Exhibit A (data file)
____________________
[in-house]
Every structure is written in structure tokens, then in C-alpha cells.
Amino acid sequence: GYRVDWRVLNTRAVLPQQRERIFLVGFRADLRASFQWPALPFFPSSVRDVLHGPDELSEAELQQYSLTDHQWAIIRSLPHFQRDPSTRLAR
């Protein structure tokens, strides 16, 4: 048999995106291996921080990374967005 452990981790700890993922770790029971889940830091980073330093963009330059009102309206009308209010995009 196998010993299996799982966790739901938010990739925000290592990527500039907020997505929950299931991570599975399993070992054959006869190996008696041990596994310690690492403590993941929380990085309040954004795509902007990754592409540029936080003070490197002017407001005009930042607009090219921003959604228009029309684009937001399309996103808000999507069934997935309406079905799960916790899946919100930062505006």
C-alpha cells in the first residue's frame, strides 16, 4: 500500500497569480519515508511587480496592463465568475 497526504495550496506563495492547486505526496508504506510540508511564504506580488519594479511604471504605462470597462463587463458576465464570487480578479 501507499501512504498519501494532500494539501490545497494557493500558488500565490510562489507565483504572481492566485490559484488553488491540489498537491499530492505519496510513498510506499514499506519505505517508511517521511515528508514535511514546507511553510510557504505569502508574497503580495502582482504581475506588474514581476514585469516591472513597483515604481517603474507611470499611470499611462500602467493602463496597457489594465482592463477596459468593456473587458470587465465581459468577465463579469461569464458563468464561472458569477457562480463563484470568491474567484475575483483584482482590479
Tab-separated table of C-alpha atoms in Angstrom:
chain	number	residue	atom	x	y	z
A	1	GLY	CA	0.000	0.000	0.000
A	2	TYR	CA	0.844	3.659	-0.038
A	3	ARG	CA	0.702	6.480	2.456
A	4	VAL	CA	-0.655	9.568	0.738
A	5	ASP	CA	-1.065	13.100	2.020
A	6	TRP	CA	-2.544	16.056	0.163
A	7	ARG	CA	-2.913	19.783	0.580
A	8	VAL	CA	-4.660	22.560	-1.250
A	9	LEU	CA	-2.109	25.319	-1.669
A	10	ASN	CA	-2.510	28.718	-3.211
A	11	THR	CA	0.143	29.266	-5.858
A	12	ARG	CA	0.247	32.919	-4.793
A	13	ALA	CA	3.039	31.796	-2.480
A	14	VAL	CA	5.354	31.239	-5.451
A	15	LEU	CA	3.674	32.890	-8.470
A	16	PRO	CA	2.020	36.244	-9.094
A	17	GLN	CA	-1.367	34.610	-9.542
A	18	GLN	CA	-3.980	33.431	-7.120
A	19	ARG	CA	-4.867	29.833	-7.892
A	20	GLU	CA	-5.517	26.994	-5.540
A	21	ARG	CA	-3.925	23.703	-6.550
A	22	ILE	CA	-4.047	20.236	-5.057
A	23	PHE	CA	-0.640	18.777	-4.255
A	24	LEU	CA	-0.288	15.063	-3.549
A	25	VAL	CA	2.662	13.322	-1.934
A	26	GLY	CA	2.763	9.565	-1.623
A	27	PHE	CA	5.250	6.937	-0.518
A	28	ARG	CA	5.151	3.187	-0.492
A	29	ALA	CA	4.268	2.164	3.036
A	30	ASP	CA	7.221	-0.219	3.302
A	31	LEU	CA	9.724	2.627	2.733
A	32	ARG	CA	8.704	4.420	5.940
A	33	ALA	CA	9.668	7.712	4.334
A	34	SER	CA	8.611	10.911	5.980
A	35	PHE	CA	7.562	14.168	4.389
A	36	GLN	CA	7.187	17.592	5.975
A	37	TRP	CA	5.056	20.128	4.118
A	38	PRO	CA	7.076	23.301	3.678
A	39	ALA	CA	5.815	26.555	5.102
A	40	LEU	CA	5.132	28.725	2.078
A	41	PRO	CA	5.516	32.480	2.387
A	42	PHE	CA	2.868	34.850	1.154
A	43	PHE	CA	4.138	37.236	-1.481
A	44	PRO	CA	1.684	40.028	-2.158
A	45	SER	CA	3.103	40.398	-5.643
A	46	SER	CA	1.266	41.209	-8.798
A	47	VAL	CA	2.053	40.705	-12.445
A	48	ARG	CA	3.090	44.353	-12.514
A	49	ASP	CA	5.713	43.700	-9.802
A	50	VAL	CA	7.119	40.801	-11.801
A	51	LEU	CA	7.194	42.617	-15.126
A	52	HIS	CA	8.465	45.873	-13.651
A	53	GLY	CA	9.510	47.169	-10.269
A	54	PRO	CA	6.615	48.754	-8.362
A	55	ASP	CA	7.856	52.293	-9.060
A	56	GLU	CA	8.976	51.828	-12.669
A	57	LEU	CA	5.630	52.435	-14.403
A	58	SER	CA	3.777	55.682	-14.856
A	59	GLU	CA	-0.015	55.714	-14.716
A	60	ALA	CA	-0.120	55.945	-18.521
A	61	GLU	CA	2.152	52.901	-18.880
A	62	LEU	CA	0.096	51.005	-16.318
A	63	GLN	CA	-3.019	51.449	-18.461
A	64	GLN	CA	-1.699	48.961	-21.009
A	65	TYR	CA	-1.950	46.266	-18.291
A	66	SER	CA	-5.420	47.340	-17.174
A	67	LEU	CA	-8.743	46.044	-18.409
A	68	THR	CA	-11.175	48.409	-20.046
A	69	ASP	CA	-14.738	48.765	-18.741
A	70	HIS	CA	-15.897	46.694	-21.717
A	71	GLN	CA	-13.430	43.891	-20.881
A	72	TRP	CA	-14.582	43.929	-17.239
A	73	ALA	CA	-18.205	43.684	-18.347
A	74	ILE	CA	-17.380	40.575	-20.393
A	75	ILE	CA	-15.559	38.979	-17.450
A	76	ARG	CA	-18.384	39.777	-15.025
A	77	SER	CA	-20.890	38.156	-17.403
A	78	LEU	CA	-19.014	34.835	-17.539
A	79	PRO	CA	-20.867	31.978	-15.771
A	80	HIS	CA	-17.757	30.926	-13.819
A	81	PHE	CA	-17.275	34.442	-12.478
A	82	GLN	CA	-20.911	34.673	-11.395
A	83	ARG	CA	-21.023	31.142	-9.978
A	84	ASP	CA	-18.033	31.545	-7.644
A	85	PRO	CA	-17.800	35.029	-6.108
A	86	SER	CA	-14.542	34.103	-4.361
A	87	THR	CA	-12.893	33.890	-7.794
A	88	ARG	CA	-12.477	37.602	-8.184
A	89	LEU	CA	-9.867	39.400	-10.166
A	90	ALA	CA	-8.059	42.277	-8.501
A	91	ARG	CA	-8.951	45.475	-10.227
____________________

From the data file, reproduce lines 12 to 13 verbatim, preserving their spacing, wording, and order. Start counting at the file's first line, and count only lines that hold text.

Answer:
A	5	ASP	CA	-1.065	13.100	2.020
A	6	TRP	CA	-2.544	16.056	0.163